As we discussed earlier in ASBESTOS FLOORING LEFT IN PLACE, we used a spray cleaner recommended by a floor restorer manufacturer.

The spray cleaner removes old wax residues. See our photo of Rejuvenate™ floor cleaner there.

Watch out: do not use any floor cleaning method that involves abrasion, such as stainless steel buffing pads, sanding, grinding, chopping, scraping, NOR solvents that can damage the floor as these may increase the hazard of asbestos exposure to workers and occupants as well as damaging the floor.

Watch out: take care when selecting cleaners or floor stripping chemicals or treatments. Some of these can stain, damage, or even dissolve the flooring.

The following advice on stripping a floor, provided by US Chemical (cited below) was written in general terms and was not intended to apply only to asbestos-containing asphalt-based flooring, but it's still pertinent.

There are 2 types of strippers, alkaline strippers and solvent strippers. Both strippers are diluted with hot water.

Alkaline strippers contain caustics, silicates or monoethanolamine that breaks the polymer bonds of the floor finish.

Strippers containing silicates should not be used on marble, because the silicates can turn the granite gray.

Alkaline strippers can also damage asphalt tiles but are a better choice than solvent strippers on asphalt tiles. Alkaline strippers are generally faster than solvent strippers but need more thorough rinsing.

Solvent strippers contain glycol ethers or alcohols to break down the finishes.

Alcohol based strippers should only be mixed with cold water and should not be used on asphalt, rubber, terrazzo or linoleum floors.

Solvent strippers are the best for stone floors and alkaline strippers are the best for resilient floors.

New tiles have a finish applied during manufacturing, called a mill finish, that needs to be stripped off before the tiles can be sealed or finished.

Solvent based strippers should not be used on tile floors that are less than 2 years old as they can lift the tiles by dissolving the adhesive.

Asphalt tiles (usually 9” squares) should not have solvent based strippers used on them, because the solvent leaches the color of the tile.

Solvent strippers will remove the paraffin from rubber floors, making them brittle.

When used on terrazzo they can leave glycol ether residues, which can be reactivated by a water-based finish. This can strip the floor from the bottom up.

Stripping solution should be applied with a mop and bucket, not an auto scrubber.

If an auto scrubber is used, stripping solution can be left in the scubber, which can damage the scrubber, and then the scrubber can’t be used for the rinse water.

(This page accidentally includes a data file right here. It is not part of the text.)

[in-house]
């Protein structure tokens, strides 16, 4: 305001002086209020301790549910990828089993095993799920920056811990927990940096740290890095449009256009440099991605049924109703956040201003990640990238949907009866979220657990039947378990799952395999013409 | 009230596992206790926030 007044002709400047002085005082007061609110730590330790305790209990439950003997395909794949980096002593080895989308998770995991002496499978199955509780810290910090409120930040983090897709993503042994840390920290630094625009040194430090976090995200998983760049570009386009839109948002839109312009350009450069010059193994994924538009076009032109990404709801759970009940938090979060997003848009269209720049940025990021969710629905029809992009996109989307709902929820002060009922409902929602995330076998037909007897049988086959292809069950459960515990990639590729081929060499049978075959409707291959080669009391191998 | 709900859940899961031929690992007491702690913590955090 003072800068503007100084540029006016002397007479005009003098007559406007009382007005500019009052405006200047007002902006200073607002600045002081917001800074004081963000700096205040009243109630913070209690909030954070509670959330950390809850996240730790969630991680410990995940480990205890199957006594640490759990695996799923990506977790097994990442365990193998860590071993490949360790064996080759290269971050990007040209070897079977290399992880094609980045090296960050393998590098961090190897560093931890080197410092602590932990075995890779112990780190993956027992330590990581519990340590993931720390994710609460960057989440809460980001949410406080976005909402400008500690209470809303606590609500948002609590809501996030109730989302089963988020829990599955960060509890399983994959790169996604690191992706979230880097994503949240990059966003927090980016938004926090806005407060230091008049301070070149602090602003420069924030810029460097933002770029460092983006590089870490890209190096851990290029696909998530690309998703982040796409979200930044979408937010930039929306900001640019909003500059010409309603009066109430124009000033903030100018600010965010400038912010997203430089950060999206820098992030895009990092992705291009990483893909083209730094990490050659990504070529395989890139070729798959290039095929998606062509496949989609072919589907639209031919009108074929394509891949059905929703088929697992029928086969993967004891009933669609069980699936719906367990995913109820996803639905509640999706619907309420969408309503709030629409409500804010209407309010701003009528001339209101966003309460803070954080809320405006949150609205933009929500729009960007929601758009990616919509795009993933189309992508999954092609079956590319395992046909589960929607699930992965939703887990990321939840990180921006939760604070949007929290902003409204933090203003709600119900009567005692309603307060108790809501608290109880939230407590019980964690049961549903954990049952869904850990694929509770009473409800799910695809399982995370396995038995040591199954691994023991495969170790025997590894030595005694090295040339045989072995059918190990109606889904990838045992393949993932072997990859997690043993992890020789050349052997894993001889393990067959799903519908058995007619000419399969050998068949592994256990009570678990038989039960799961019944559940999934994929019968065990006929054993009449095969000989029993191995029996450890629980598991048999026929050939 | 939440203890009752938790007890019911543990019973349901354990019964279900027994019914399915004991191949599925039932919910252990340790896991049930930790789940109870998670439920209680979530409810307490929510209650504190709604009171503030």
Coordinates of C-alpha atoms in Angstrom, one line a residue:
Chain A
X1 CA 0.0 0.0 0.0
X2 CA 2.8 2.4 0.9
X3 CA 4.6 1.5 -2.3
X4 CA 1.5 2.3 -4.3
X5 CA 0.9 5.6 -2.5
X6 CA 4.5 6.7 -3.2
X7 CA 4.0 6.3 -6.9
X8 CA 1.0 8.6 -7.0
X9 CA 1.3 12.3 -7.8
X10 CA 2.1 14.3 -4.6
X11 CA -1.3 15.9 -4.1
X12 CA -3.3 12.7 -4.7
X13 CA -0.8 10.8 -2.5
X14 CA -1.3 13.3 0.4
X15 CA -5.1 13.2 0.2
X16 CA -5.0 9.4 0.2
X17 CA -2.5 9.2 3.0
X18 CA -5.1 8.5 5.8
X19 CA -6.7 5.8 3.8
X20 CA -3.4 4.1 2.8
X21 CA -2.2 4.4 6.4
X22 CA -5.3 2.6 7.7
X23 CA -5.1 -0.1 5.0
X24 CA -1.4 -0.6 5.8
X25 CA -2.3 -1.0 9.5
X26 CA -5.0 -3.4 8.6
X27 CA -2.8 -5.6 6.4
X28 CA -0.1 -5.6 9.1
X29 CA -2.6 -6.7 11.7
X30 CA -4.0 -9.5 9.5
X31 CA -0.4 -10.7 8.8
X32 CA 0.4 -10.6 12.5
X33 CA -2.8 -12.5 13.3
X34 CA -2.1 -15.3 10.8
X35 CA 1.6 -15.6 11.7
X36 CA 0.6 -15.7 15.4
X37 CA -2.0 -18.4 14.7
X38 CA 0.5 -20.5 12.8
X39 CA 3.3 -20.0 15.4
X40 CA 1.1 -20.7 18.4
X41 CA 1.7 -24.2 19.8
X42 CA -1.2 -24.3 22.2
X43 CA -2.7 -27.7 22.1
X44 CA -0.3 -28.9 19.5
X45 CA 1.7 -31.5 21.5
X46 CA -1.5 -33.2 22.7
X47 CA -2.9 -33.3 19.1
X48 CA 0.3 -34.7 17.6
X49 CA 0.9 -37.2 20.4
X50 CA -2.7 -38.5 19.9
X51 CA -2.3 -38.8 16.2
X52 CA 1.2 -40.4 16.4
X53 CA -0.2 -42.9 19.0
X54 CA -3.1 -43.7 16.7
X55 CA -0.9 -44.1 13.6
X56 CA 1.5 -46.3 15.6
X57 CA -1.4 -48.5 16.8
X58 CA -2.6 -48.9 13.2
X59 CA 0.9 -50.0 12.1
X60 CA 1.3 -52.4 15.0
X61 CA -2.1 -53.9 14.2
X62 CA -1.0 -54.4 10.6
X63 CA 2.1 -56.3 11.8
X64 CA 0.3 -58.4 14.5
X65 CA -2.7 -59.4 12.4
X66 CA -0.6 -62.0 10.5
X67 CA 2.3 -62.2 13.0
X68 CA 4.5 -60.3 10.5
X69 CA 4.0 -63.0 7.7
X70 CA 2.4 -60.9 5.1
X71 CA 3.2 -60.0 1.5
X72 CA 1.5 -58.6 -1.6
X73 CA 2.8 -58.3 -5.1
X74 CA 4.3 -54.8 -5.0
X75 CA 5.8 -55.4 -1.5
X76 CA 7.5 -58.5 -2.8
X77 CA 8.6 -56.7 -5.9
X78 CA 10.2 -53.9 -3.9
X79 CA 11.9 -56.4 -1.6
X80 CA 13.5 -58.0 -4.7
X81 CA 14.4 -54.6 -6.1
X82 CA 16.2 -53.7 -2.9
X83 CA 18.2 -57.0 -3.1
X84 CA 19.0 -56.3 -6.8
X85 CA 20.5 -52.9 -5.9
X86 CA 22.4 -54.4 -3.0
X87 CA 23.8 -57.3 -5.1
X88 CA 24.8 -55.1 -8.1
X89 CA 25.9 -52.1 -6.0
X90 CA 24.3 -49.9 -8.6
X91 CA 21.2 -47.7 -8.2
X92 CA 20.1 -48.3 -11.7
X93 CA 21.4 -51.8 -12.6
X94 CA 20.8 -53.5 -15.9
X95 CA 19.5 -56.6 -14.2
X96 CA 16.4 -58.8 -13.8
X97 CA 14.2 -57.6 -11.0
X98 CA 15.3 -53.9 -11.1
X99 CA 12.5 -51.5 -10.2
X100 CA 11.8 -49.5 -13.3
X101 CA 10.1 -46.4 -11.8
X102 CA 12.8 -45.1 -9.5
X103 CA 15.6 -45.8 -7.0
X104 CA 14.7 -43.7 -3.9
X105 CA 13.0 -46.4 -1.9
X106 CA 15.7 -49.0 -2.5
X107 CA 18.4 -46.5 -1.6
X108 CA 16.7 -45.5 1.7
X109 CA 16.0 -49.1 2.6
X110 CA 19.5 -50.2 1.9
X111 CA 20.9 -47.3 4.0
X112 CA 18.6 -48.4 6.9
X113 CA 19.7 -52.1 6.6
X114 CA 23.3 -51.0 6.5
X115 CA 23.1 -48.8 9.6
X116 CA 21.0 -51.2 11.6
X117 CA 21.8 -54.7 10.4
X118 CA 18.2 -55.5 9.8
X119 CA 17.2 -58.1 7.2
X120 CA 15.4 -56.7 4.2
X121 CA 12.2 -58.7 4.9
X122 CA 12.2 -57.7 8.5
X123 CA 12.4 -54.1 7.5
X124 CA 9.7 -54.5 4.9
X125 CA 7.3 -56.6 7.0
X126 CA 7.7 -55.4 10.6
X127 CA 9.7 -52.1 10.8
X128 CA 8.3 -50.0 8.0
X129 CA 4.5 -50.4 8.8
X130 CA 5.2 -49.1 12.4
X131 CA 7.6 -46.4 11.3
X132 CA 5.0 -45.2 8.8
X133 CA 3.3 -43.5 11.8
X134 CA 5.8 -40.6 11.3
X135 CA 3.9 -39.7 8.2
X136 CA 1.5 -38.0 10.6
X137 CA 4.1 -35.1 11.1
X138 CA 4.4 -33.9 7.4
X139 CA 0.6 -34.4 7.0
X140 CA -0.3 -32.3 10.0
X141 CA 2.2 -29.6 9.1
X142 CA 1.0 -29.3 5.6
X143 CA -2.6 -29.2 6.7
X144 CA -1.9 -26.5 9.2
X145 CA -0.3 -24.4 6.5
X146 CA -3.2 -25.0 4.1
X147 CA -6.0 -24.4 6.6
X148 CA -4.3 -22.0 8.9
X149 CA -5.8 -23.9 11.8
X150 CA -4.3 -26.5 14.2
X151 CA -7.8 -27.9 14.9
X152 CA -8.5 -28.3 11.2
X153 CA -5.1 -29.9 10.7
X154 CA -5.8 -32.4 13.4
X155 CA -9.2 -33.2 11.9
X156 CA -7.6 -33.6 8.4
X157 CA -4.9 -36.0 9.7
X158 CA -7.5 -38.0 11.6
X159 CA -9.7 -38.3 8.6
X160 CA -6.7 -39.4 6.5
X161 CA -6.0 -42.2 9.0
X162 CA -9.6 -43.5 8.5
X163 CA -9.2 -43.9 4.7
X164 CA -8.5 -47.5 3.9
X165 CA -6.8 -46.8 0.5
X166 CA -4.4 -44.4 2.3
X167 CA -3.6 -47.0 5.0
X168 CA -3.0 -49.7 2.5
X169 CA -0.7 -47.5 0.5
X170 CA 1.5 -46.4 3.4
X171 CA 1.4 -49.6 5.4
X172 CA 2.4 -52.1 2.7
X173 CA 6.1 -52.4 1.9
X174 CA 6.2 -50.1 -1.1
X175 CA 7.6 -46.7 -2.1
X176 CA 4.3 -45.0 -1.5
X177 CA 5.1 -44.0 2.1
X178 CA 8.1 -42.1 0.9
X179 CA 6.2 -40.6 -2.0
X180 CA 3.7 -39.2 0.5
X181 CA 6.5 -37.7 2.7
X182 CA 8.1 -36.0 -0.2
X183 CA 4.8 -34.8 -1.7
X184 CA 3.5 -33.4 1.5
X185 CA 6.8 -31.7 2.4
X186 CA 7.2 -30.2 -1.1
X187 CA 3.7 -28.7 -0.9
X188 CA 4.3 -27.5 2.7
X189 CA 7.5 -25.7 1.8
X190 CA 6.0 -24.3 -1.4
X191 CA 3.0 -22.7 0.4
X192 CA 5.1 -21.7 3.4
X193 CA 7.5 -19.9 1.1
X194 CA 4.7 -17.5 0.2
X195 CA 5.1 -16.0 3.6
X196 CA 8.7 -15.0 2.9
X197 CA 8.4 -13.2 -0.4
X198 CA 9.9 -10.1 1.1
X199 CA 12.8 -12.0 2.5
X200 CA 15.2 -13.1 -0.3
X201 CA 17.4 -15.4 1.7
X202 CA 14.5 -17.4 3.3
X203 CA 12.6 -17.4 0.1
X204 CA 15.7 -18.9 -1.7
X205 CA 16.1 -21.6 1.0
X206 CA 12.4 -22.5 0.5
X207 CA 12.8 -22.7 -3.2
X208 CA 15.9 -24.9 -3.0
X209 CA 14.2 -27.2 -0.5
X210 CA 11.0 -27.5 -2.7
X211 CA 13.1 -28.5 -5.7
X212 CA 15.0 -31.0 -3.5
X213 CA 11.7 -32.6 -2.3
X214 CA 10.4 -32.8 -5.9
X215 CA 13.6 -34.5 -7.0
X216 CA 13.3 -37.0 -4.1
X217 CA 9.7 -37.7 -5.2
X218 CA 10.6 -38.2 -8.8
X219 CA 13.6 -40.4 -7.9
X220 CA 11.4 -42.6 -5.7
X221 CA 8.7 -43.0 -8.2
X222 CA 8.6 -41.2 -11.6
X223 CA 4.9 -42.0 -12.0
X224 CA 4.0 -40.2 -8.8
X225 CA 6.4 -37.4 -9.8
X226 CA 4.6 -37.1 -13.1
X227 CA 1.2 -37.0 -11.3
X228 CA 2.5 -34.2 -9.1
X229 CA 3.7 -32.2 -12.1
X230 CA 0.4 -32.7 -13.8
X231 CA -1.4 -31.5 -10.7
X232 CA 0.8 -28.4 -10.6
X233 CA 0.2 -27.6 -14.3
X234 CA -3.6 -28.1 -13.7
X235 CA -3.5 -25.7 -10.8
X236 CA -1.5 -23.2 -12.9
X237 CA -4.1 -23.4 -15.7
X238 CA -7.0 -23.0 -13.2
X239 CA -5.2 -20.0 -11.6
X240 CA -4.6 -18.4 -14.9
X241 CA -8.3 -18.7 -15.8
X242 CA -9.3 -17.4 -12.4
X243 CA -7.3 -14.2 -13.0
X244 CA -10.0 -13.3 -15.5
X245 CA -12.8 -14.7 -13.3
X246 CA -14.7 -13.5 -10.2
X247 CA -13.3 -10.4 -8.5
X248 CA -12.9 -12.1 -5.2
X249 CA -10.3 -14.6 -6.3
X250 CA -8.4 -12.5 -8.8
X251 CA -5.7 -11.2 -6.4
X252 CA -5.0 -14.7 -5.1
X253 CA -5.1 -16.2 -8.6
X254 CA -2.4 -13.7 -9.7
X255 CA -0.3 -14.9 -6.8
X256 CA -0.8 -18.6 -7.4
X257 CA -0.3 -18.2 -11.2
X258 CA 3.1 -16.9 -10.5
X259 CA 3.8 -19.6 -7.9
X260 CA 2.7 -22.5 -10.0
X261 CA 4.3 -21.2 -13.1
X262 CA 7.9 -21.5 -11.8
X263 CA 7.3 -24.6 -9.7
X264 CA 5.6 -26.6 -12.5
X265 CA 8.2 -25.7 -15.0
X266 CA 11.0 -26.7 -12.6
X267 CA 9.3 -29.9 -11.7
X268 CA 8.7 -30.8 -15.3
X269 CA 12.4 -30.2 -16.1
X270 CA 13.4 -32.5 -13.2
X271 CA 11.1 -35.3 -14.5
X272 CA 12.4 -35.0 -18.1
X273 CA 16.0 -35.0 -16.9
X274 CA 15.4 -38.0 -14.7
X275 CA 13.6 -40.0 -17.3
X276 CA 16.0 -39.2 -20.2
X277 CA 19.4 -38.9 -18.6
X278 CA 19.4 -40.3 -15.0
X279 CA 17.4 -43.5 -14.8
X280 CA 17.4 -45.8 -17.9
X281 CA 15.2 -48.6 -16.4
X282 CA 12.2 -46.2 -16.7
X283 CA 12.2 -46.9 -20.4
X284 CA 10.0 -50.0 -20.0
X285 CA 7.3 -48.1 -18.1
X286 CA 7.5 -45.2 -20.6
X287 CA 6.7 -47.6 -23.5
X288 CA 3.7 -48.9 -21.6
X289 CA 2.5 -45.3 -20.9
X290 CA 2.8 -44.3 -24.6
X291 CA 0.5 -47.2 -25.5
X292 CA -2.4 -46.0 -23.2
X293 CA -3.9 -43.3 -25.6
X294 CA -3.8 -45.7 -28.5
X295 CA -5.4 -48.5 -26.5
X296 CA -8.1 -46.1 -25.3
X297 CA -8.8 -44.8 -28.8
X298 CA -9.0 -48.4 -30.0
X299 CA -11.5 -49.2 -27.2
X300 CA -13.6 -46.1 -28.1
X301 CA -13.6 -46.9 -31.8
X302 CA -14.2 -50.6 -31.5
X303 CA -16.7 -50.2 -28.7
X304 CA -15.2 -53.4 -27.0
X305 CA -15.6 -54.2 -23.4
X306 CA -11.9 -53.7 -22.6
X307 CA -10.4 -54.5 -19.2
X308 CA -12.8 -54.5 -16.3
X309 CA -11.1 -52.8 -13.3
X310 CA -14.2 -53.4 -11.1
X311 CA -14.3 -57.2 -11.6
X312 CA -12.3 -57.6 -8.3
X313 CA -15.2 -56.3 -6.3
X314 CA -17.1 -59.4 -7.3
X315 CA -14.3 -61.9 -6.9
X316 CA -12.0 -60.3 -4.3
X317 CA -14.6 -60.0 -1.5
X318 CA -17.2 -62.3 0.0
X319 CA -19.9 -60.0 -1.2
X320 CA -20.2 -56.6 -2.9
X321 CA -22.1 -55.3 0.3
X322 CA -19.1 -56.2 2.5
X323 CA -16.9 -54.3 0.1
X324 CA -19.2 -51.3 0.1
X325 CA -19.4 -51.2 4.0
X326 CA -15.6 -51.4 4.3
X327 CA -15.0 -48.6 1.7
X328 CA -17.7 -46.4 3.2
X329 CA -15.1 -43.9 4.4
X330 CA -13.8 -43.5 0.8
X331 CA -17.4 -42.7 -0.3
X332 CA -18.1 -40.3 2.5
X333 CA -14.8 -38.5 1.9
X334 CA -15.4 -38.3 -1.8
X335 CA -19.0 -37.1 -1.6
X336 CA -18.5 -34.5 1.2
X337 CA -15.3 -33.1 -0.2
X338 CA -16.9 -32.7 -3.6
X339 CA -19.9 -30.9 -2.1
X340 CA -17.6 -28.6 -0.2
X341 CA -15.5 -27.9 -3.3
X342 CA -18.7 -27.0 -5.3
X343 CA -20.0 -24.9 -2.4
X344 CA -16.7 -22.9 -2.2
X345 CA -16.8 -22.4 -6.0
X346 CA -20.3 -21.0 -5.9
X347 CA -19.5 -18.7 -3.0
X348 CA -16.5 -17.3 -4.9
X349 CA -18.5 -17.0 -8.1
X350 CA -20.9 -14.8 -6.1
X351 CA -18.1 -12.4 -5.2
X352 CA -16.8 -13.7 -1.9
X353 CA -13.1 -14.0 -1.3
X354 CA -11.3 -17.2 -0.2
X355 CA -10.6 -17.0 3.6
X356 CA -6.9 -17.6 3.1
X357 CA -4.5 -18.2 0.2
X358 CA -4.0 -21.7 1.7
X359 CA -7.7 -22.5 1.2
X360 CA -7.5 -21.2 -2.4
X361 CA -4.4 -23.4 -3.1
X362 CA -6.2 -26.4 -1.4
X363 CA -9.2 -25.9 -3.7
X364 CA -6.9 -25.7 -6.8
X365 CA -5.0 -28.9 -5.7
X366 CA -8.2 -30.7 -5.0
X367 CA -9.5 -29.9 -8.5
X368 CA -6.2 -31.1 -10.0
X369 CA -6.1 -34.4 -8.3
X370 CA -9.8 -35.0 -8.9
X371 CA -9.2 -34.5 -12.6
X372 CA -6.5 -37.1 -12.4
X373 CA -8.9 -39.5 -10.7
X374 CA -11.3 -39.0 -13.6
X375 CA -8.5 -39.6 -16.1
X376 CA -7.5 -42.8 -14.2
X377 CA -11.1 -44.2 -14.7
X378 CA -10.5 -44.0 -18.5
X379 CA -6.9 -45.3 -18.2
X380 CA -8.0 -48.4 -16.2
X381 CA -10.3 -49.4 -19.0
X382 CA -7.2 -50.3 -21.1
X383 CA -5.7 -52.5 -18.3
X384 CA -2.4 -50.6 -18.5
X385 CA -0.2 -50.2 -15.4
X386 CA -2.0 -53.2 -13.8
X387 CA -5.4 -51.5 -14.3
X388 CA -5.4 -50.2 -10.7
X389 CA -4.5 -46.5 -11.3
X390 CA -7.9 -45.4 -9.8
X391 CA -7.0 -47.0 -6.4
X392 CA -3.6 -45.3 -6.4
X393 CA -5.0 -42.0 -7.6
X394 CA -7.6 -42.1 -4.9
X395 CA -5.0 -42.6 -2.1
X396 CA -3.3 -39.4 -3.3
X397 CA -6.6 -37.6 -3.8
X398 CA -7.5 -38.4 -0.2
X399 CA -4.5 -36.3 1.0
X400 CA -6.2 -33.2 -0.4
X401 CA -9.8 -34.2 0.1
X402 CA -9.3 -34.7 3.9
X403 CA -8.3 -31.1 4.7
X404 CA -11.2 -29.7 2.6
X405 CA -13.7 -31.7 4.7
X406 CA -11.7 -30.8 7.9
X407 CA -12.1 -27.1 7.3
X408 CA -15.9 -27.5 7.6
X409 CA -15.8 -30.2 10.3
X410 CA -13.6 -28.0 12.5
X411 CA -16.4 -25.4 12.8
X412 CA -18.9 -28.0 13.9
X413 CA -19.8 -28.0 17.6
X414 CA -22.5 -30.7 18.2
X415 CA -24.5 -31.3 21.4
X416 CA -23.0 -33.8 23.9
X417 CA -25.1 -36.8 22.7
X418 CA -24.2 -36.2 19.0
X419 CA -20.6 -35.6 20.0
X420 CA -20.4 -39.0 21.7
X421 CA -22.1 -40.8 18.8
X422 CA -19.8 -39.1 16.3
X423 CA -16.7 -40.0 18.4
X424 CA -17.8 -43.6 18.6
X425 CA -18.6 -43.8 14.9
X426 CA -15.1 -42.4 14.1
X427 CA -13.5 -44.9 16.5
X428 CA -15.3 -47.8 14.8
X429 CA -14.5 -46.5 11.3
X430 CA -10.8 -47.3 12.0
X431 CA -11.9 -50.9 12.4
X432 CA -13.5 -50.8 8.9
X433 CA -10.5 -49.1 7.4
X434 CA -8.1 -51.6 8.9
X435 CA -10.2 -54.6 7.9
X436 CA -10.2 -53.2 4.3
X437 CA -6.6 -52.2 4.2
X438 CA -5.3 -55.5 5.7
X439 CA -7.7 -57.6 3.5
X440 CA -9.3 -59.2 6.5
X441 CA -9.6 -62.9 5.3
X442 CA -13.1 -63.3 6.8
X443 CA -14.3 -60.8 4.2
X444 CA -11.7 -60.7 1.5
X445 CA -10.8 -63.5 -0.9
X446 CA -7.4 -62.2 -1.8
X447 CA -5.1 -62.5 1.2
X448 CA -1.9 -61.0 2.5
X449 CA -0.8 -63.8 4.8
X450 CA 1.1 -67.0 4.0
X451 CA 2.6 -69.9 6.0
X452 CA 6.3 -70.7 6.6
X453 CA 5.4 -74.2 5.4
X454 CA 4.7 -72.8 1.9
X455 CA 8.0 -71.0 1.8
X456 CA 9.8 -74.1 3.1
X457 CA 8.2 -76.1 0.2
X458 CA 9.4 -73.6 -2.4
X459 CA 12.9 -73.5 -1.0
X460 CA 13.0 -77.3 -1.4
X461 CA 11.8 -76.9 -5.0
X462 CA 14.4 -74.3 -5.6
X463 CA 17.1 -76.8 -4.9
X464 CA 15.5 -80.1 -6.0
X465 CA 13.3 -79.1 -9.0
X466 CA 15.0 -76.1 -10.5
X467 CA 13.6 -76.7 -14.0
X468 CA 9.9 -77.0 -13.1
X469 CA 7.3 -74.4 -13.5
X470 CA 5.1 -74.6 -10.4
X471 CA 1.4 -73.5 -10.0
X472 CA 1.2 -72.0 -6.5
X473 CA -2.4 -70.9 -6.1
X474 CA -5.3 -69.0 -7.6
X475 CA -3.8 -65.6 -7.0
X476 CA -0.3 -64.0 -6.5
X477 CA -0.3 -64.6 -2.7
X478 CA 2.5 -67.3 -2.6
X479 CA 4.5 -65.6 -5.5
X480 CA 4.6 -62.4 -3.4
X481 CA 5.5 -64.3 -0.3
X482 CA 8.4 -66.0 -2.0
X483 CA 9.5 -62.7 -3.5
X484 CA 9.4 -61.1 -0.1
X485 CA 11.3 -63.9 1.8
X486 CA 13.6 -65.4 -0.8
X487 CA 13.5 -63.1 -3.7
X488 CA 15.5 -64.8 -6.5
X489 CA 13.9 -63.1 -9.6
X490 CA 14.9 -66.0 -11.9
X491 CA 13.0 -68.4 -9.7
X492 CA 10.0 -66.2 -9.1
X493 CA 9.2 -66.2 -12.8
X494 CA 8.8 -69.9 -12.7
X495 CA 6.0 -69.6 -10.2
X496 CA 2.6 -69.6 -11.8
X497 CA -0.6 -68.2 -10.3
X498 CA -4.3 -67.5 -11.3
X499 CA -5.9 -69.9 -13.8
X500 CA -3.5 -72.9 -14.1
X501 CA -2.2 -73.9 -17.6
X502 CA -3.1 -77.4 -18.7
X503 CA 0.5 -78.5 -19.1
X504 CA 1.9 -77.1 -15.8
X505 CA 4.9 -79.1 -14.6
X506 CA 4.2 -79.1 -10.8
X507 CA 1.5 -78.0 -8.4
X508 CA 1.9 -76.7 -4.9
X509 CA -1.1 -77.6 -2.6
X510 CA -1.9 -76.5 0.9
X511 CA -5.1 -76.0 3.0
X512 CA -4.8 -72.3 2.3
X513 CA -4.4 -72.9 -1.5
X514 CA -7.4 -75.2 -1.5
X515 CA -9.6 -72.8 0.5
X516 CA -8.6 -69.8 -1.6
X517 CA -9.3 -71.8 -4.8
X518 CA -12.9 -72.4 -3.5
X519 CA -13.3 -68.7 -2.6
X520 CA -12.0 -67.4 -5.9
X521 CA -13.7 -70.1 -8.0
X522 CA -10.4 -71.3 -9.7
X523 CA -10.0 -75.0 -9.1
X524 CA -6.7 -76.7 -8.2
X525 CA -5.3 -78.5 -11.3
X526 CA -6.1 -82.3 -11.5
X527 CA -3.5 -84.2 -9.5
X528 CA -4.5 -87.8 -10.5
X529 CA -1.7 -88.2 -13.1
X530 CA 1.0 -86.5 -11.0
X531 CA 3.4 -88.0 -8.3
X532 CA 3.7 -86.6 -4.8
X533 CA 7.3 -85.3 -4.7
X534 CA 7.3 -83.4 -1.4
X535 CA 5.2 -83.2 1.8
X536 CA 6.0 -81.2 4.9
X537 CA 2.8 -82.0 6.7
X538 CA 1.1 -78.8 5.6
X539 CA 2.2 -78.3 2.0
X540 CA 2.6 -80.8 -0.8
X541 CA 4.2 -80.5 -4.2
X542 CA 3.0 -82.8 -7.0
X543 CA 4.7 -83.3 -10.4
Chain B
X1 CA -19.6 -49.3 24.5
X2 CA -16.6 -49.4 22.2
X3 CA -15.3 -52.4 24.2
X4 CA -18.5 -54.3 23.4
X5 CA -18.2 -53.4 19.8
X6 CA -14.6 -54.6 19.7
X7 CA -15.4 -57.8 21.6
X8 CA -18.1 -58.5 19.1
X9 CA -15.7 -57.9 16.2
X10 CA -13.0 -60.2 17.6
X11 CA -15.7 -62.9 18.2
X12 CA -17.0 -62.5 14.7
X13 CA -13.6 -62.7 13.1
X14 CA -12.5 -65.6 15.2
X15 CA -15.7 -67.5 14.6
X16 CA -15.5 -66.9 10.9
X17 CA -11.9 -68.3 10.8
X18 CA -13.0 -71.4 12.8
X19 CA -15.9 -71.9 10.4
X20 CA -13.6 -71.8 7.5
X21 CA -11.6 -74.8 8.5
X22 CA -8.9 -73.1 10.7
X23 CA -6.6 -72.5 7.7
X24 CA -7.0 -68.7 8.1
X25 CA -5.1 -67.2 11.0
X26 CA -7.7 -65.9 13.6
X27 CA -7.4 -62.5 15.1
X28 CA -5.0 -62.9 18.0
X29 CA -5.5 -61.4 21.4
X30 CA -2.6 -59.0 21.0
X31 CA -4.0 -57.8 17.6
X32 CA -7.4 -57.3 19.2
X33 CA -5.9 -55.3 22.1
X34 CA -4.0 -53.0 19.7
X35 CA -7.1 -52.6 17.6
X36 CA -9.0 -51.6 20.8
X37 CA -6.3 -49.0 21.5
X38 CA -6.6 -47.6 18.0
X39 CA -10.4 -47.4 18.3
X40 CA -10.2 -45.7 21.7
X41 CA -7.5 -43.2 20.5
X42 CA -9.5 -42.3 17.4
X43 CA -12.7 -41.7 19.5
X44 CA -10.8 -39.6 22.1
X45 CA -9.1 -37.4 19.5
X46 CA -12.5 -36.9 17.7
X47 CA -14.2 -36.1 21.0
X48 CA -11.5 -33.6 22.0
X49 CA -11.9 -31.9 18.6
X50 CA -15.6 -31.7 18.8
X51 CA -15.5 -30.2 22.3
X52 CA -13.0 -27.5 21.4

Before measuring the stripper, make sure that the mop bucket is marked with gallon increments. This allows for easy measuring of the stripping solution.

A diluted gallon of stripper solution will strip approximately 600 sq. ft. of floor with an average number of coats of sealer and finish on it. - US Chemical (2016)

Managing Asbestos in Place in buildings

Red & black Armstrong vinyl asbestos floor tiles 1950's (C) InspectApedia.comWatch out: if your asbestos-containing floor looks like the one in this photograph, sealing such a floor is not a reasonable approach.

Removal of the flooring is required, and possibly the mastic adhesive needs to be removed as well.

Quoting below from the following U.S. EPA references includes some advice on managing asbestos in place in buildings:

EPA recommends a visual and physical evaluation of ACM during the reinspections to note the ACM's current condition and physical characteristics.

Additional Asbestos Exposure Prevention Measures for Asbestos Hazards

...


Continue reading at ASBESTOS FLOORING REMOVAL GUIDE or select a topic from closely-related articles below, or see our complete INDEX to RELATED ARTICLES below.

Or see ASBESTOS FLOORING LEFT IN PLACE FAQs - questions & answers posted originally at this page.

Or see ASBESTOS FLOORING IDENTIFICATION

Or see these

Asbestos Flooring Hazard Articles

Suggested citation for this web page

ASBESTOS FLOORING LEFT IN PLACE at InspectApedia.com - online encyclopedia of building & environmental inspection, testing, diagnosis, repair, & problem prevention advice.

INDEX to RELATED ARTICLES: ARTICLE INDEX to ASBESTOS HAZARDS